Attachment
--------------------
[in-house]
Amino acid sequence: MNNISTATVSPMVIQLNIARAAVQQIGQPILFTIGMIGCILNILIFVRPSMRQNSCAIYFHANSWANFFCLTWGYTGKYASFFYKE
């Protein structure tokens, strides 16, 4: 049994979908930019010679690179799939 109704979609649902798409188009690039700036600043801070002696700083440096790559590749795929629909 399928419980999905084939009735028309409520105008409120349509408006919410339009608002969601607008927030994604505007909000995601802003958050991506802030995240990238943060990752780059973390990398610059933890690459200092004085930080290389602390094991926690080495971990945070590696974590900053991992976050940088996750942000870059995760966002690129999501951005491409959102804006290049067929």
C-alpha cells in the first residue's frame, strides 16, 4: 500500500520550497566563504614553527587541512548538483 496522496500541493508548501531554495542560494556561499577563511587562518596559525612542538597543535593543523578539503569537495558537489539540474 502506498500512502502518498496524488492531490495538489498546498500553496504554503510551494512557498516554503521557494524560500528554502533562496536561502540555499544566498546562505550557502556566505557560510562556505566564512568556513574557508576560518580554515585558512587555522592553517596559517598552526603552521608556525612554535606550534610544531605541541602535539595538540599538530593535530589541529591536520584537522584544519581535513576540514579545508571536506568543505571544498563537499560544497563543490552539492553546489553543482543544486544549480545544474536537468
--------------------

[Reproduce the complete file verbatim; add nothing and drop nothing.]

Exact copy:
[in-house]
Amino acid sequence: MNNISTATVSPMVIQLNIARAAVQQIGQPILFTIGMIGCILNILIFVRPSMRQNSCAIYFHANSWANFFCLTWGYTGKYASFFYKE
């Protein structure tokens, strides 16, 4: 049994979908930019010679690179799939 109704979609649902798409188009690039700036600043801070002696700083440096790559590749795929629909 399928419980999905084939009735028309409520105008409120349509408006919410339009608002969601607008927030994604505007909000995601802003958050991506802030995240990238943060990752780059973390990398610059933890690459200092004085930080290389602390094991926690080495971990945070590696974590900053991992976050940088996750942000870059995760966002690129999501951005491409959102804006290049067929």
C-alpha cells in the first residue's frame, strides 16, 4: 500500500520550497566563504614553527587541512548538483 496522496500541493508548501531554495542560494556561499577563511587562518596559525612542538597543535593543523578539503569537495558537489539540474 502506498500512502502518498496524488492531490495538489498546498500553496504554503510551494512557498516554503521557494524560500528554502533562496536561502540555499544566498546562505550557502556566505557560510562556505566564512568556513574557508576560518580554515585558512587555522592553517596559517598552526603552521608556525612554535606550534610544531605541541602535539595538540599538530593535530589541529591536520584537522584544519581535513576540514579545508571536506568543505571544498563537499560544497563543490552539492553546489553543482543544486544549480545544474536537468